Travel Photography

“Better to see something once, than to hear about it a thousand times.”  Mongolian proverb

Things I Have Learned About Travel Photography

Don’t drop your camera.

.Always have your camera with you. You will not get a good shot, if the camera is  in the room and they bring the baby elephants on the beach in Phuket. Sometimes you get lucky. You happen to stumble upon a scene at just the right moment. If you forgot your camera, are out of film, or your digital card is full, if you have to fumble around getting the right lens on, the moment may be gone . ( Nara, Japan )

Learn how to set your  flash.  ( I wrote this one for myself) Learn as much about  how your camera works as you can. Im going to make this a New Years resolution for 2013. It seems more doable than giving up my vices. (Maryinsky Theatre, St Petersburg, Russia-or anywhere)

Ask before you take a photo of someone.  I get around this one by taking a lot of photos of people from the back or by pretending I am taking someone else.  My fear of rejection always keeps me from getting the perfect shot.  (Kyoto,Japan)

All Buddha images, no matter how small, tacky or ruined are sacred and should never be used as a backdrop for your photo. (Ayutthaya, Thailand)

People in tribal costume ( or any kind of costume)  usually expect to be paid for a photo. There are the one dollar take a photo tribes and the two dollar take a photo tribes. In fact almost anyone in a costume or native dress, expects to be paid  for a photo ( live statues on Las Ramblas  in Barcelona are particularly nasty if they see you trying to take a photo from afar) Sometimes that is how they earn a living, you have to decide if you would pay for someone else’s photo, are you willing to pay for your own? (Embera Tribe, Panama)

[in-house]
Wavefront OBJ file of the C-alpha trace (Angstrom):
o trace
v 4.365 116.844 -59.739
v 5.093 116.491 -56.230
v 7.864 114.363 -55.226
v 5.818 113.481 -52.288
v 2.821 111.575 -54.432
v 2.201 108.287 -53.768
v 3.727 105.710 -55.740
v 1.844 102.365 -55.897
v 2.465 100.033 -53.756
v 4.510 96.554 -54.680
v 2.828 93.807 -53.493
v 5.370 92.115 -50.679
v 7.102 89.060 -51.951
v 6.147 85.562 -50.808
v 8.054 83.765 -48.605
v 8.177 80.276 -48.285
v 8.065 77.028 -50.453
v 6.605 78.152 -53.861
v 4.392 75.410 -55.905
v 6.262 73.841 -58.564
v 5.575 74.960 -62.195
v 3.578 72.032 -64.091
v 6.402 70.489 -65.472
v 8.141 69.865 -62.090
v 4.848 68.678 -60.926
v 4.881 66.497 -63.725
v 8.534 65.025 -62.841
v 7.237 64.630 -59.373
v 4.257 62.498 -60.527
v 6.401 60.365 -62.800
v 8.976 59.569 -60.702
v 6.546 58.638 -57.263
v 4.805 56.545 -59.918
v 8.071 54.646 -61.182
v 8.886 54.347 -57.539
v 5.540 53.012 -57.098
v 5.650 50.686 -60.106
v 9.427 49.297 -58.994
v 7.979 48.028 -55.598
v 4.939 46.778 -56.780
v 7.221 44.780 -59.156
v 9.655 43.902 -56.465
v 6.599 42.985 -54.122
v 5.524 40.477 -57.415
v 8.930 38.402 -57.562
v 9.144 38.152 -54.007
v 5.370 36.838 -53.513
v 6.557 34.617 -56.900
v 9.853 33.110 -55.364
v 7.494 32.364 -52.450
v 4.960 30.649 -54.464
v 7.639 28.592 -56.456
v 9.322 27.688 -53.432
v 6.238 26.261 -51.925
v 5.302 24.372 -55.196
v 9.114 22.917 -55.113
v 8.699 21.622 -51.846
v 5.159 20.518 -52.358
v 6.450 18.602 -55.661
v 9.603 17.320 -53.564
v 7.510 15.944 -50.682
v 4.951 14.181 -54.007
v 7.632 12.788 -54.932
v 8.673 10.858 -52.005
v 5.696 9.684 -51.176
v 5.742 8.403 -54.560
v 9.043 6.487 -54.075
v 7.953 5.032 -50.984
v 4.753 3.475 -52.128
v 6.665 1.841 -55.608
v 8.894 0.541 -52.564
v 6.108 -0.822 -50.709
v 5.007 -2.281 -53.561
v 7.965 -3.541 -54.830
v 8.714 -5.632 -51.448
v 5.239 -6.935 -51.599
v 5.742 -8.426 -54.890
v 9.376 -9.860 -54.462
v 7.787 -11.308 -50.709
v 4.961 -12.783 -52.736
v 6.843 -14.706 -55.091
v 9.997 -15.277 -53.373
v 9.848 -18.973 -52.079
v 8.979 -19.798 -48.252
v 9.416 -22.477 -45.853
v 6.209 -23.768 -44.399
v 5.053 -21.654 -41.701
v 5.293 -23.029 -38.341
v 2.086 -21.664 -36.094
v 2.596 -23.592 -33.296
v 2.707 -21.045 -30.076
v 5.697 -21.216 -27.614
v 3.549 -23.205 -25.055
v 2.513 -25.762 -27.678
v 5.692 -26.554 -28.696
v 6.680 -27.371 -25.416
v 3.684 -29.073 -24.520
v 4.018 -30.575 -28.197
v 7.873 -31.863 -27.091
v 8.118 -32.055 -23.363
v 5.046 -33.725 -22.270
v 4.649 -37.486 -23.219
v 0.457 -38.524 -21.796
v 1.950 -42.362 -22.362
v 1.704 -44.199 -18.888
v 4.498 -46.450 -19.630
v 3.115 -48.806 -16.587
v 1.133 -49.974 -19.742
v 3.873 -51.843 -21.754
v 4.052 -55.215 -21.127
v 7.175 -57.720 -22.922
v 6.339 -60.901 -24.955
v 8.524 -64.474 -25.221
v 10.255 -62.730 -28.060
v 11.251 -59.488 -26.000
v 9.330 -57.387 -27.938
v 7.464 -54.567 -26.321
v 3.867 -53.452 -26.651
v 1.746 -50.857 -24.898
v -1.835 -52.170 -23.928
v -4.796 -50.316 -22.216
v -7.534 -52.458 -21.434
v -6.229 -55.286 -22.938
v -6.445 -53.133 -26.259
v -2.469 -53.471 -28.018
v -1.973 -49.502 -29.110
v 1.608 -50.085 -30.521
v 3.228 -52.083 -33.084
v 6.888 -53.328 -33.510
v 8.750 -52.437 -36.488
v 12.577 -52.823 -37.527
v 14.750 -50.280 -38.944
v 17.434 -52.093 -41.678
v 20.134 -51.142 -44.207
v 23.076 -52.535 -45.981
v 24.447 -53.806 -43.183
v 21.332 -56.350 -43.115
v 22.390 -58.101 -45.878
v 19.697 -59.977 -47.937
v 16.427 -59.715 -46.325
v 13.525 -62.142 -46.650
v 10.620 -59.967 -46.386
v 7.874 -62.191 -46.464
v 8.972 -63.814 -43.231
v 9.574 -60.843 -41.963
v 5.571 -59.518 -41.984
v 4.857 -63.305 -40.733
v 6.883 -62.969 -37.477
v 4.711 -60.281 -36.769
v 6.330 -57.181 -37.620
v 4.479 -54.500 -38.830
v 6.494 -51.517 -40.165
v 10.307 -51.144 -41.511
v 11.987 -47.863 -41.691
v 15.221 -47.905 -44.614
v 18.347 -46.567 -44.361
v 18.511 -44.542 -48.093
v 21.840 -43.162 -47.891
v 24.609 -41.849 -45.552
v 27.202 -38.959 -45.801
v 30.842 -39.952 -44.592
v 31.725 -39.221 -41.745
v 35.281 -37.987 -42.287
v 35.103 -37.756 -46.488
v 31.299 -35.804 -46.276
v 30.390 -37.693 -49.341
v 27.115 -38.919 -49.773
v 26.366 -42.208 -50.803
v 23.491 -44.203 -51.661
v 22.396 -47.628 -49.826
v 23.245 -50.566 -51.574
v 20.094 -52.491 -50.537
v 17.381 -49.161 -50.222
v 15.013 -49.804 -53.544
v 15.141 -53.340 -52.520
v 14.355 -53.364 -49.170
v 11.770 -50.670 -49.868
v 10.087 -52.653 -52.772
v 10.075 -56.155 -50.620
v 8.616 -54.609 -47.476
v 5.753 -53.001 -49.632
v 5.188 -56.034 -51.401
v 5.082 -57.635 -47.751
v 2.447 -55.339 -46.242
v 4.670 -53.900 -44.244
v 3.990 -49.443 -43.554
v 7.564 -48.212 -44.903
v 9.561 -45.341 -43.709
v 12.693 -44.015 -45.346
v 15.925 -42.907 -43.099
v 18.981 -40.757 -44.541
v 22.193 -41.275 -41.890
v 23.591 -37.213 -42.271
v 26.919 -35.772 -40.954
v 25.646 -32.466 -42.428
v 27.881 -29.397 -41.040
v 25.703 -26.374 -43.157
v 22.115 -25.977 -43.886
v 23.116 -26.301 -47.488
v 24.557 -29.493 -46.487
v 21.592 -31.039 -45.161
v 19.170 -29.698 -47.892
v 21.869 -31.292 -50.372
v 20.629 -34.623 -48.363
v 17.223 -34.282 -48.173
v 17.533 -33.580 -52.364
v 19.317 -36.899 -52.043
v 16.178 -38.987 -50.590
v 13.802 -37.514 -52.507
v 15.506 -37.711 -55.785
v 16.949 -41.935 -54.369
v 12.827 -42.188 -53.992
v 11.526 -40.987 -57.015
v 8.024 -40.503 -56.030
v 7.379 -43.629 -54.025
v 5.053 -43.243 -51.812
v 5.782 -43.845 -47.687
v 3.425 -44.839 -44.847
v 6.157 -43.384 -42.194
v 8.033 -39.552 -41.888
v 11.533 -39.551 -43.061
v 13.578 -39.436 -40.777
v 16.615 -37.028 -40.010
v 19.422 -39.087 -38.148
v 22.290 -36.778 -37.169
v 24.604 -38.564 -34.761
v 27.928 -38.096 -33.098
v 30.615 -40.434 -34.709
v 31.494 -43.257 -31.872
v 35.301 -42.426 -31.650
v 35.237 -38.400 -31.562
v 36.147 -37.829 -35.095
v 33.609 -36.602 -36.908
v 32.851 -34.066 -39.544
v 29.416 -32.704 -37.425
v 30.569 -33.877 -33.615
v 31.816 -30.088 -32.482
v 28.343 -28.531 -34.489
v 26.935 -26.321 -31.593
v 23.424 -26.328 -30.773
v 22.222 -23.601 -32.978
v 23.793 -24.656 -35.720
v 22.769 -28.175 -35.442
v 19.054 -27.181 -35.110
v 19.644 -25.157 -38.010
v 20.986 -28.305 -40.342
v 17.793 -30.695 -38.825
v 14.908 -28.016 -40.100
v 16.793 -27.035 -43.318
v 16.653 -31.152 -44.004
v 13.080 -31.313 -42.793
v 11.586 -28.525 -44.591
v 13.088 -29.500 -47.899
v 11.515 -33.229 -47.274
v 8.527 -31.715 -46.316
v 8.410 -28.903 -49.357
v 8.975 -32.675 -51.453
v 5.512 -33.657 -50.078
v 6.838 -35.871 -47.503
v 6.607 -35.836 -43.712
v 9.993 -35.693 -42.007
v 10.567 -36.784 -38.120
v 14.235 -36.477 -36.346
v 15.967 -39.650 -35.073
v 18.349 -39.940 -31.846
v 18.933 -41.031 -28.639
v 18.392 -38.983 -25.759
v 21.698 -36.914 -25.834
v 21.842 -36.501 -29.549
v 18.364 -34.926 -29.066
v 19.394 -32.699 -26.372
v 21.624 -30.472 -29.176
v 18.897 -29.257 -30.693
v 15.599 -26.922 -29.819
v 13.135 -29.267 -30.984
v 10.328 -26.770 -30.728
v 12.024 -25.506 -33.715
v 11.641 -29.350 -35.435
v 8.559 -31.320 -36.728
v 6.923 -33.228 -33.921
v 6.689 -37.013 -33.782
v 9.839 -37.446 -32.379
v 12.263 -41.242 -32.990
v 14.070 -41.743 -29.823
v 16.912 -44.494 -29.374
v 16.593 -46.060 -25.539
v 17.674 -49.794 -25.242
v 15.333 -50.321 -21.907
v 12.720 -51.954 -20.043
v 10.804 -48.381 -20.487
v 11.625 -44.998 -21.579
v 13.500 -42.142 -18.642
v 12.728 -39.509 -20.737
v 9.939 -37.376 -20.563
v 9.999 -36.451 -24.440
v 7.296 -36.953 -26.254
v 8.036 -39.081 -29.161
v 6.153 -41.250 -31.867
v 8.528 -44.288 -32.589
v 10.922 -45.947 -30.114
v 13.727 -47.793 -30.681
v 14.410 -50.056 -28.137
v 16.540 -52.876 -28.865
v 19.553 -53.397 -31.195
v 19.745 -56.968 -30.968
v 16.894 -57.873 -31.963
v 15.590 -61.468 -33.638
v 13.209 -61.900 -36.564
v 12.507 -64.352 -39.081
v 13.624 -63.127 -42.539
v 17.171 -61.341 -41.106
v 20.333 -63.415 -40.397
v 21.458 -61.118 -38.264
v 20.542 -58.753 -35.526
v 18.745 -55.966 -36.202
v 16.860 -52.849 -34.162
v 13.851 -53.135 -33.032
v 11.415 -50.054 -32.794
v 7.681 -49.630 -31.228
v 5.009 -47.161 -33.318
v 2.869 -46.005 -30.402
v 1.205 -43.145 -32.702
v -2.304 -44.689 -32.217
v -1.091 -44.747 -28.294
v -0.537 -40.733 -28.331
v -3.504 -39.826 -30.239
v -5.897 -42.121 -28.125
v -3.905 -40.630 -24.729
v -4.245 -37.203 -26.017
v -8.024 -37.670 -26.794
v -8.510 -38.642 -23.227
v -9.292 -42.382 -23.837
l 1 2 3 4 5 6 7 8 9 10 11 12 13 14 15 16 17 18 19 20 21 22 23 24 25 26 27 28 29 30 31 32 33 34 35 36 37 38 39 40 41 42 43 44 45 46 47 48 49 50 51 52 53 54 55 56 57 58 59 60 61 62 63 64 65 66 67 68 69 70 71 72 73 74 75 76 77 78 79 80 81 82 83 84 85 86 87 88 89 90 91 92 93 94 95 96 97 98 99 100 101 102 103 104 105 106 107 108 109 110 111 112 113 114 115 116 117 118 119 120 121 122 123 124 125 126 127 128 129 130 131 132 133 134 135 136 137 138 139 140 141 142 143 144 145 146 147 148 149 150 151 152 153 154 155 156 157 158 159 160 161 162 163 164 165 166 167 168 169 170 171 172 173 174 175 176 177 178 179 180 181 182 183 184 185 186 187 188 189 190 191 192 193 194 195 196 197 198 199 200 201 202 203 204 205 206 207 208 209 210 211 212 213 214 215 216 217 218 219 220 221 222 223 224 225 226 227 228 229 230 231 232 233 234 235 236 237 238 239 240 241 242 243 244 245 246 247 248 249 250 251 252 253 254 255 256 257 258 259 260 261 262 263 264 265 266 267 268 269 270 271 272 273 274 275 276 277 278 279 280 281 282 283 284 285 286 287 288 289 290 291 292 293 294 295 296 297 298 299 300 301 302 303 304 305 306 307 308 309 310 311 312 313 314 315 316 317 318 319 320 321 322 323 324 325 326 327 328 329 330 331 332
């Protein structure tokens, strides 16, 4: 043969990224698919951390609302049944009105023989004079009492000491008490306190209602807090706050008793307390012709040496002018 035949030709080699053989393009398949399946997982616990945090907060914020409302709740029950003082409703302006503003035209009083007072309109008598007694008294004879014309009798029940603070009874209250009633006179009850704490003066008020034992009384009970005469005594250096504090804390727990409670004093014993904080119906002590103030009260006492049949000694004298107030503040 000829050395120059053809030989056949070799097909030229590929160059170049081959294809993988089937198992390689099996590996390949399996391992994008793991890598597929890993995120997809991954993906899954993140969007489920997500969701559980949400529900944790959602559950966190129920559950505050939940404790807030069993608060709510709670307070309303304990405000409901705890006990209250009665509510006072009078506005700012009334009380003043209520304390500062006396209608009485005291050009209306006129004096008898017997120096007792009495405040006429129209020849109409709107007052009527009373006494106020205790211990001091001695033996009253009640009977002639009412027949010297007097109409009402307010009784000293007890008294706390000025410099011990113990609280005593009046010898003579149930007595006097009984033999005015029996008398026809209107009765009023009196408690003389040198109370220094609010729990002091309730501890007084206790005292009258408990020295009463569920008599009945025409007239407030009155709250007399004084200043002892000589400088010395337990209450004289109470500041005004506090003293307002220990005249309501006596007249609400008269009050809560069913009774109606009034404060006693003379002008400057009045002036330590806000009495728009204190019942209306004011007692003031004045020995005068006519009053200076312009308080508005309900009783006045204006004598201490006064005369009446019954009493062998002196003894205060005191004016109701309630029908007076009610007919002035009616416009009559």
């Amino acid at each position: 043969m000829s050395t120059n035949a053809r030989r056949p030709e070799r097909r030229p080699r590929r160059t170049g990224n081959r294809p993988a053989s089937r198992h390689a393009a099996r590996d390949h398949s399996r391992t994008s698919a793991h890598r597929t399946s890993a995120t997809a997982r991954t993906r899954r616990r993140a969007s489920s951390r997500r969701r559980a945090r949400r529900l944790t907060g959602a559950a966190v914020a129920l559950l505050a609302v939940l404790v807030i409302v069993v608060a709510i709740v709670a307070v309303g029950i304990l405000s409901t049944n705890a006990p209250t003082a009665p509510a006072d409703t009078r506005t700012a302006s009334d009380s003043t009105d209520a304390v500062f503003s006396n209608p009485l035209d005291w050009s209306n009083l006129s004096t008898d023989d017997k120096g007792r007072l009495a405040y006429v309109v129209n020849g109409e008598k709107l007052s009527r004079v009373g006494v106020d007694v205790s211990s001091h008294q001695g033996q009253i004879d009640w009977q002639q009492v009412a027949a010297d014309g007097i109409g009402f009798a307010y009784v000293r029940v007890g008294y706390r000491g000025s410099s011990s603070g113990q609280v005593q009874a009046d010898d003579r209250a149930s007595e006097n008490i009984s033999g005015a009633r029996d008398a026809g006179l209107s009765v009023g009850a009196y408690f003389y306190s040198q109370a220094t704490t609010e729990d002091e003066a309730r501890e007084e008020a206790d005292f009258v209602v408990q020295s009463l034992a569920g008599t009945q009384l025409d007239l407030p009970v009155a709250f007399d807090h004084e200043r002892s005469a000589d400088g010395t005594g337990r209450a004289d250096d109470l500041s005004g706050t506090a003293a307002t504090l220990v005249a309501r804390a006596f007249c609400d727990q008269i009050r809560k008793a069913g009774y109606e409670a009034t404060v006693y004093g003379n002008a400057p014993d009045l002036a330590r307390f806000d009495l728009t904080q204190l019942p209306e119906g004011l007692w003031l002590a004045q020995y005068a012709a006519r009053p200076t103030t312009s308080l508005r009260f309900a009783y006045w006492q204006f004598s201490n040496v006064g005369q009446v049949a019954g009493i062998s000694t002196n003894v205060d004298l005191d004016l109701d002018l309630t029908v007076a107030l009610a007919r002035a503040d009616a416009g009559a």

This one seems like a given.   Charge your battery and while you are doing that charge your cell phone as well.   ( another personal reminder). Bring an extra battery and memory card.

It seems like a good idea when you are traveling  to take a picture standing in front of every monument, landmark, historical site, statue etc . When you get home, they will be your most boring photos and you will have so many of them.   It is a different story when you are taking those same pictures of your very cute kids. Also, don’t make that face that everyone makes in their facebook pictures-. you know the one that I am talking about.

When taking pictures of family and friends in front of something, you have to strike a balance. You don’t want to say that dot in the picture is you near the  Sagrada Familia.   You don’t want it to be so close that it could have been taken in your living room. ( Red Square,Moscow, Russia  –  I know which speck I am in this picture – Louie could be anywhere.)

IPhoto is an excellent thing to use,   It works well for centering your main object, framing your landscape and  sometimes cutting the heads off of people who are always in the way of your perfect shot. At least in my Panama Canal shots they are wearing Panama Hats so it went with the theme

Sometimes taking pictures can really get in the way of  appreciating what you are seeing.  I spend a lot of time and money on being in the present moment . In Naoshima, Japan you are not allowed to take photos indoors or out in the museum spaces because they want you to experience the here and now.

Remember when you return home, there is no friend or family member who wasn’t on the trip that wants to see all your photos.  We don’t need to see them all on facebook. Just pick a few,  enough for us to be jealous of the fact that we weren’t with you, and not so many that we never need to see the place for ourselves.

Photos are great,  but memories  last just as long.

Fly safe,

JAZ

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